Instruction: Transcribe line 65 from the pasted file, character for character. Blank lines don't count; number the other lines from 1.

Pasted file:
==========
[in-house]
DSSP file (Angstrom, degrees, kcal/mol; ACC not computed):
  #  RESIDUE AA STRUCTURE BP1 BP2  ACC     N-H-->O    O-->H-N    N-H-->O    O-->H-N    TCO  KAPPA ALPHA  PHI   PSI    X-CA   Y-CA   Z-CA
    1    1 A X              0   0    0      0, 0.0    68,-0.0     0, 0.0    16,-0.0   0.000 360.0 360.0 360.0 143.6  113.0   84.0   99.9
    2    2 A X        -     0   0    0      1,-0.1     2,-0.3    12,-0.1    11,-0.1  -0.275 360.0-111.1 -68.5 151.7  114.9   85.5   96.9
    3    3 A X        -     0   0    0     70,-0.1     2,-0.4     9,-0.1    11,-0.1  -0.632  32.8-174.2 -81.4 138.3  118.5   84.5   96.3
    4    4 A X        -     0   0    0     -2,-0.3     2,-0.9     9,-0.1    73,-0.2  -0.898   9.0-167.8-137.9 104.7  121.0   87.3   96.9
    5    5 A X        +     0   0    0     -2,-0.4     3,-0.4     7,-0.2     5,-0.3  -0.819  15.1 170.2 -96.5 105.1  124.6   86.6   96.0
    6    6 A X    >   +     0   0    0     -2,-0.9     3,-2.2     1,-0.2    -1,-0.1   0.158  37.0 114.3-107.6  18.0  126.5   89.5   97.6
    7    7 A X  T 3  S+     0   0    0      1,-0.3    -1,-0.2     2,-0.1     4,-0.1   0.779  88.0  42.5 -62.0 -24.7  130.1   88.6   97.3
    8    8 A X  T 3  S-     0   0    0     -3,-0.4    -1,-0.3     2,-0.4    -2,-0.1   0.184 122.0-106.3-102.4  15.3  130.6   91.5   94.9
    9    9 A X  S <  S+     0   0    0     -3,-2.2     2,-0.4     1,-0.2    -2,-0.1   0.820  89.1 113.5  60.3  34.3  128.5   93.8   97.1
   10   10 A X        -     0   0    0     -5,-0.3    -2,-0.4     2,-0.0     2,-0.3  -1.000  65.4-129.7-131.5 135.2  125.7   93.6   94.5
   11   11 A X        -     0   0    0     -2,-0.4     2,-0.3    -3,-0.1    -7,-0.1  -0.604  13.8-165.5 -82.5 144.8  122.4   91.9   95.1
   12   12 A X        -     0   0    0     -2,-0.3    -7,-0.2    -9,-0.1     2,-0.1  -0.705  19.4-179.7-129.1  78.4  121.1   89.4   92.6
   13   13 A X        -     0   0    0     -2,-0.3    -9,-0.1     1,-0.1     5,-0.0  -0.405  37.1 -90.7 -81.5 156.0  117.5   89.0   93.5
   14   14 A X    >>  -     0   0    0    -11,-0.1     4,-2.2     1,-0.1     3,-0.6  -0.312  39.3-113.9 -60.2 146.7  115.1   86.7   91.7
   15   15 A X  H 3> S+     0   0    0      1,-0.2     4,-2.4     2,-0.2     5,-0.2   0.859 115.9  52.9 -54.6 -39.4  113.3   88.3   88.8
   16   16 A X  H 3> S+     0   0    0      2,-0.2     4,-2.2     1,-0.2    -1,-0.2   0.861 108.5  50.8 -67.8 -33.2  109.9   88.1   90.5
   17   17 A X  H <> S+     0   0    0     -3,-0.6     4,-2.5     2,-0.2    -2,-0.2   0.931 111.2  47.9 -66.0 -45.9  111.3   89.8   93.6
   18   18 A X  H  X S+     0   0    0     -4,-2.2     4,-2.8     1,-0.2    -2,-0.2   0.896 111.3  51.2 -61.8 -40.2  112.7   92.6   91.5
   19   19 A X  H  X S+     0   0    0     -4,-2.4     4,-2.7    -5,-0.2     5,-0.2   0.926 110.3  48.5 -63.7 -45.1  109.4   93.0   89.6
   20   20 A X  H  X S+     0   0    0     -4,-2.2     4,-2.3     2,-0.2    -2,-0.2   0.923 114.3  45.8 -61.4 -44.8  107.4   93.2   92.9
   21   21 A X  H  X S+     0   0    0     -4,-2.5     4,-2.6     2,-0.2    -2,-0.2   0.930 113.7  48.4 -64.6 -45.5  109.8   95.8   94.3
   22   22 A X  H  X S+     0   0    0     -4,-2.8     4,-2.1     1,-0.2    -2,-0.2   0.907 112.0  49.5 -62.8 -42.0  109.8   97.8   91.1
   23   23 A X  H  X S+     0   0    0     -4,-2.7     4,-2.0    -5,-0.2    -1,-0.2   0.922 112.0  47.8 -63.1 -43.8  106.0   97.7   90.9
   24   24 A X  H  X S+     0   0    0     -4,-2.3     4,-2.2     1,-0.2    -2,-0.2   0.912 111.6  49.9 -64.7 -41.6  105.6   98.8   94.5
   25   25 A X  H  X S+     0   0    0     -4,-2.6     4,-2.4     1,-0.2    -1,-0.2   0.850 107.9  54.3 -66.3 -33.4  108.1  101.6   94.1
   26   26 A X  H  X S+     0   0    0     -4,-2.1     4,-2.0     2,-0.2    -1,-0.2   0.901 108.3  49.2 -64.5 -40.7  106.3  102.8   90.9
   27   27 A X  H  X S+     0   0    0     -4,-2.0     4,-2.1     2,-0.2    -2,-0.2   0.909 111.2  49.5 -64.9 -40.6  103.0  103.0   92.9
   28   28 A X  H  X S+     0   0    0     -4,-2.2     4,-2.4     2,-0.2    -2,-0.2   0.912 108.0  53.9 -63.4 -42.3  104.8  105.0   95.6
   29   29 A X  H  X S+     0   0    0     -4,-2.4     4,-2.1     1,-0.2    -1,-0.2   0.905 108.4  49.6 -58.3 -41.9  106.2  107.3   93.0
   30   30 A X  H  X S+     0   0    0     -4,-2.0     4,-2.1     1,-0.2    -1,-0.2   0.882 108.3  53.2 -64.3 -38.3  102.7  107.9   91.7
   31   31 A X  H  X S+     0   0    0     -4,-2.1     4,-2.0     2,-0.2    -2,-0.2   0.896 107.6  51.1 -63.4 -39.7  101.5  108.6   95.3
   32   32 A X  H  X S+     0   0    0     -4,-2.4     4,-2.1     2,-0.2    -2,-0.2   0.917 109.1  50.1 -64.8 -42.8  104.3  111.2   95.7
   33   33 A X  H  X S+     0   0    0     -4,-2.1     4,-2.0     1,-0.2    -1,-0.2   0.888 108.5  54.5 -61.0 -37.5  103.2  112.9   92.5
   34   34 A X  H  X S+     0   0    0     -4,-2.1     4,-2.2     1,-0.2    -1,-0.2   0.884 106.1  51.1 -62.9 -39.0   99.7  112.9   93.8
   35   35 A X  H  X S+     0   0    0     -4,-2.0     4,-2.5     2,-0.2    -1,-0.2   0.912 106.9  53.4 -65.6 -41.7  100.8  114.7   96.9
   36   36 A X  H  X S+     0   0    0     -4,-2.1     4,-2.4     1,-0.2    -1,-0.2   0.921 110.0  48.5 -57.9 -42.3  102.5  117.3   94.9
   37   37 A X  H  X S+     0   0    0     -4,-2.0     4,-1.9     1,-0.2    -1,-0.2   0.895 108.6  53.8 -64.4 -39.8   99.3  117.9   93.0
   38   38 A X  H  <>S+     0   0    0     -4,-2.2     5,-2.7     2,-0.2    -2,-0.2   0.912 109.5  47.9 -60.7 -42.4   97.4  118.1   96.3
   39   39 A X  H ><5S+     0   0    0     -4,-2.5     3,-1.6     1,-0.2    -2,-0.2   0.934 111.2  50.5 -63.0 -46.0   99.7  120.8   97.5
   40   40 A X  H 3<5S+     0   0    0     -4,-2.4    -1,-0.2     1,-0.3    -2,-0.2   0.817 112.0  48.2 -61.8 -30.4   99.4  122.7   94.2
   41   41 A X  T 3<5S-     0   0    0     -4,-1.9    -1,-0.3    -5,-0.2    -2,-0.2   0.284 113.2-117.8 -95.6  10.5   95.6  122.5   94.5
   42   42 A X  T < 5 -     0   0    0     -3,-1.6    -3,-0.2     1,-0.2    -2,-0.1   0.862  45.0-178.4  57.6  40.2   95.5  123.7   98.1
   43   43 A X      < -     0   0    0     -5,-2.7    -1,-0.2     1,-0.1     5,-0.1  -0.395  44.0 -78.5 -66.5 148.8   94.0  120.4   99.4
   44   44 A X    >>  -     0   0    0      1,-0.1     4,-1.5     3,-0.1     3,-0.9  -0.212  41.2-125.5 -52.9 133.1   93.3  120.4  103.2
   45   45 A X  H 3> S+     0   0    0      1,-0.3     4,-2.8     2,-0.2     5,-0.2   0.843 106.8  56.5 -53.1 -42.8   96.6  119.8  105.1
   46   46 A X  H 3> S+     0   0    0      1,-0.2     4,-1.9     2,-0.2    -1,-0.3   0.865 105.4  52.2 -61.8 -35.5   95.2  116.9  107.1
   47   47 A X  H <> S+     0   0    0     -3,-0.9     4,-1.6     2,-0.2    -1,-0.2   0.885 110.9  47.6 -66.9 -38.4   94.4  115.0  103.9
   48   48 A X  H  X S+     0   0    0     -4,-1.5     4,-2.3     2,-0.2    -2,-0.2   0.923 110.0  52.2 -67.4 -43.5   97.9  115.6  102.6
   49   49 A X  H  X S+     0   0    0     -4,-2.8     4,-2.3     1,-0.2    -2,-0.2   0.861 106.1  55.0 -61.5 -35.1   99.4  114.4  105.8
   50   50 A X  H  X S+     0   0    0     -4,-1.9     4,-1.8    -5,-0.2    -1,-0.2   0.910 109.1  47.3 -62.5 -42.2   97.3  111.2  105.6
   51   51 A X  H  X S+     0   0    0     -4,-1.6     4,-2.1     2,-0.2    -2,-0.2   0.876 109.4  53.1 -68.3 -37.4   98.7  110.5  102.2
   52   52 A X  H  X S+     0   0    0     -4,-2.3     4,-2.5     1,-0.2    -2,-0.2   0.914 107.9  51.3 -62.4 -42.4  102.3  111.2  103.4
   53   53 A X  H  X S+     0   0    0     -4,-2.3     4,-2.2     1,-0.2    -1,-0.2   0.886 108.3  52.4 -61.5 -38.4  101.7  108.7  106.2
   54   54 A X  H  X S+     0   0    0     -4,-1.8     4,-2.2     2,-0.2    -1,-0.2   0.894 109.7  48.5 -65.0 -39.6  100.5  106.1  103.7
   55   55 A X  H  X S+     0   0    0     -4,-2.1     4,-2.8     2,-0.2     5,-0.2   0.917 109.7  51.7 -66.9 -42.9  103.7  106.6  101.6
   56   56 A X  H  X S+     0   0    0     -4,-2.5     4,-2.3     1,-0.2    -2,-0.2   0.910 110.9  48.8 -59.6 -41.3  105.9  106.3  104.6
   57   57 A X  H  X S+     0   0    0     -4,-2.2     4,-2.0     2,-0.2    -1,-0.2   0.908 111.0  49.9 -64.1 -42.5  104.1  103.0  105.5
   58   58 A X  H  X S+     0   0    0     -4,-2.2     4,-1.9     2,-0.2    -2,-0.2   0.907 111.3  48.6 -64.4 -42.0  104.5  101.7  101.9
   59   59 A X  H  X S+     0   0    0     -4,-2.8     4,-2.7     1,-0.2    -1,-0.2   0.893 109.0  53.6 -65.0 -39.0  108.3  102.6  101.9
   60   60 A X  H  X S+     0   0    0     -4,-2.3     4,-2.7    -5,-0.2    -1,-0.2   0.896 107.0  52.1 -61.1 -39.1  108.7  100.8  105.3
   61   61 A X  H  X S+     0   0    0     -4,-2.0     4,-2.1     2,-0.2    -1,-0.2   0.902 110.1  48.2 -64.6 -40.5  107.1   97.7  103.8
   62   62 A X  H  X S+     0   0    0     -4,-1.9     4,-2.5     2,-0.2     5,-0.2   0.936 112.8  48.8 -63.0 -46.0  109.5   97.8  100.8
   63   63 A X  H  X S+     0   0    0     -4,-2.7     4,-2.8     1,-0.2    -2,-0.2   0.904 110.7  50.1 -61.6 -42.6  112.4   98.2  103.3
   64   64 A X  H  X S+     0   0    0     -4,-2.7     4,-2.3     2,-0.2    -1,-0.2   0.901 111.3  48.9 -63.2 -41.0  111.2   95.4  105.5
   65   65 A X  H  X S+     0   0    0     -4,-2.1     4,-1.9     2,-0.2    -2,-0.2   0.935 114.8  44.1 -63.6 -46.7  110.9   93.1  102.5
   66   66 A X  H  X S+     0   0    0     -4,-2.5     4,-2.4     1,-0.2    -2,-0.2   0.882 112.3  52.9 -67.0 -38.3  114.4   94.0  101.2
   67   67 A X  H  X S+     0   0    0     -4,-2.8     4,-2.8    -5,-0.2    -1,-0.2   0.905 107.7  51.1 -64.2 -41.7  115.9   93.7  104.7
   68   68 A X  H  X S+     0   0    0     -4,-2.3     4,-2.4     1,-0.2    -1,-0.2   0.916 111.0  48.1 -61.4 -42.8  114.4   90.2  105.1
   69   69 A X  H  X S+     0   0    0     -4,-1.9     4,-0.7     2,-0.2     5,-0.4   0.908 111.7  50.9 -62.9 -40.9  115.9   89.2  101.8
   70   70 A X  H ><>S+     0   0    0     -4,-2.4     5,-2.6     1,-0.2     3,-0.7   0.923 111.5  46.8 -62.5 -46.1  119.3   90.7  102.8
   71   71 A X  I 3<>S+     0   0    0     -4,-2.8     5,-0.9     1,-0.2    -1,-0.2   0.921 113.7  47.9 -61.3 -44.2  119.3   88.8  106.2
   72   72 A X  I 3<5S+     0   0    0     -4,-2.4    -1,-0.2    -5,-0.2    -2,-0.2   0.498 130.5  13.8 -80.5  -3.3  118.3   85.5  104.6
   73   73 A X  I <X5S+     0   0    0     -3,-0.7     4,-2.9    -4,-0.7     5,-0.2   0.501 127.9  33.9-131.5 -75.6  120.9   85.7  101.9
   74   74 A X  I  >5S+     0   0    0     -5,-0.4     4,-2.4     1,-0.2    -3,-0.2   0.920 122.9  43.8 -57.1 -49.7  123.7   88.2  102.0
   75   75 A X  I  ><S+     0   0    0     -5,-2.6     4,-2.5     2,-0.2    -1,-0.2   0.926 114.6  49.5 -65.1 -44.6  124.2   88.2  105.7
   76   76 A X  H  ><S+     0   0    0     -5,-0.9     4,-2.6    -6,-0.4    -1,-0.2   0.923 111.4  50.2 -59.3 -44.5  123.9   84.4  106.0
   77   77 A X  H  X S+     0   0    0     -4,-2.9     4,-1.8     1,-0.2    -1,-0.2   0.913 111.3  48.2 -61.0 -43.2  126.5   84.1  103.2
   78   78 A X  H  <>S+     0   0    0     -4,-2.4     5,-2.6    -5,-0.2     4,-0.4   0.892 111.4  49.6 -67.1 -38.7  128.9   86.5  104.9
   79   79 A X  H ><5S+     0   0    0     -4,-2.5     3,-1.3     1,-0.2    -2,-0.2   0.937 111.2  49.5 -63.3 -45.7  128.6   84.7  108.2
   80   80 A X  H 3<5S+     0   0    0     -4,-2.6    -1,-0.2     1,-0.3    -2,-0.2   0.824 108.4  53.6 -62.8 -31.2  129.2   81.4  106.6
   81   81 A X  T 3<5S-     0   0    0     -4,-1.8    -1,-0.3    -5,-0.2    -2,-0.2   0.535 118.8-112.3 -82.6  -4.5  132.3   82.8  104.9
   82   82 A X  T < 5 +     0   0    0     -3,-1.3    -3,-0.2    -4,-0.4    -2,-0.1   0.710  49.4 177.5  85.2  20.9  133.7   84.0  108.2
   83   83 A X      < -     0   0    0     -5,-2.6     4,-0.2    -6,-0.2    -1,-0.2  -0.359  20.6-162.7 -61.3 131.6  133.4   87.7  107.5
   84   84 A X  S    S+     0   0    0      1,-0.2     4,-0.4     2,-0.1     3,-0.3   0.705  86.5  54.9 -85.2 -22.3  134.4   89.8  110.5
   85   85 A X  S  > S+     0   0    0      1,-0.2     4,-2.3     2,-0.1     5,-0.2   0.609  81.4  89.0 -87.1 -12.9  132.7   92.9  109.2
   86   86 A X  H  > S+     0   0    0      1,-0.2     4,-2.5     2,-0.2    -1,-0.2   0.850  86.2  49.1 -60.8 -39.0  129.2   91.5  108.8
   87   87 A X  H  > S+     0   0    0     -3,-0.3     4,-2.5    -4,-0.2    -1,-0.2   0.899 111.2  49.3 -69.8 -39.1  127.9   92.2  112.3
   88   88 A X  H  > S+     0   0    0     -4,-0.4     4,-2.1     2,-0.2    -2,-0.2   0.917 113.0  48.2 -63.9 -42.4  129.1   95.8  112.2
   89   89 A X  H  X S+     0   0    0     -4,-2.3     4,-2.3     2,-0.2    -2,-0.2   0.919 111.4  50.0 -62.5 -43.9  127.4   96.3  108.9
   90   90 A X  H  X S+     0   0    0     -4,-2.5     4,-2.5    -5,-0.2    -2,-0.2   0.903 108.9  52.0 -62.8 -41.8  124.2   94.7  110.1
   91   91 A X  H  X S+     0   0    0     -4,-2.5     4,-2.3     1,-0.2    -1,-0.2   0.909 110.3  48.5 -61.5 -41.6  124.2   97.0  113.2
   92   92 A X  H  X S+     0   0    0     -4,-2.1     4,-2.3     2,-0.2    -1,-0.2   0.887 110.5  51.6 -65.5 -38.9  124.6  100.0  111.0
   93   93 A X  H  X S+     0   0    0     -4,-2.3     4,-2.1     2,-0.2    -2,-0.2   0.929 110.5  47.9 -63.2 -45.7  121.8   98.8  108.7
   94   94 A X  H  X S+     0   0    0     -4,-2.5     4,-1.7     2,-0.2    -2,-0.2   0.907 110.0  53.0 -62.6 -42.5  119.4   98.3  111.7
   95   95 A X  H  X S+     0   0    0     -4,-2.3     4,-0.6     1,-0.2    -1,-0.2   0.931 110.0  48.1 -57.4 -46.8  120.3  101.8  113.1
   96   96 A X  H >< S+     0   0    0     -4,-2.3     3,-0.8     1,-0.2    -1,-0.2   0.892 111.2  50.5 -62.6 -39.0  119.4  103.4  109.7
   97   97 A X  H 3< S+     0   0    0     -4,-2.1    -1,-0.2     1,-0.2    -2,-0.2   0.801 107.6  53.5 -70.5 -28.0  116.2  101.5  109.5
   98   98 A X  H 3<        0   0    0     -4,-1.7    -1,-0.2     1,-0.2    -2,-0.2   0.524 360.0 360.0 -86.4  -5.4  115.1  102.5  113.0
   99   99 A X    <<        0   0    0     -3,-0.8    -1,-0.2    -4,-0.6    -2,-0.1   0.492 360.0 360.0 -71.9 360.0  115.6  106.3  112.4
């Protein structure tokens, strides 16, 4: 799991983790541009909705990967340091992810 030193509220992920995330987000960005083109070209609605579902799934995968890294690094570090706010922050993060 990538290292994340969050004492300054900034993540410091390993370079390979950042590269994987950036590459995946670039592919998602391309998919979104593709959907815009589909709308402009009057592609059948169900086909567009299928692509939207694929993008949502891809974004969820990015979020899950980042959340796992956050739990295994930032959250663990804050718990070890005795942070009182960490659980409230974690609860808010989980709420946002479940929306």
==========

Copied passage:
   62   62 A X  H  X S+     0   0    0     -4,-1.9     4,-2.5     2,-0.2     5,-0.2   0.936 112.8  48.8 -63.0 -46.0  109.5   97.8  100.8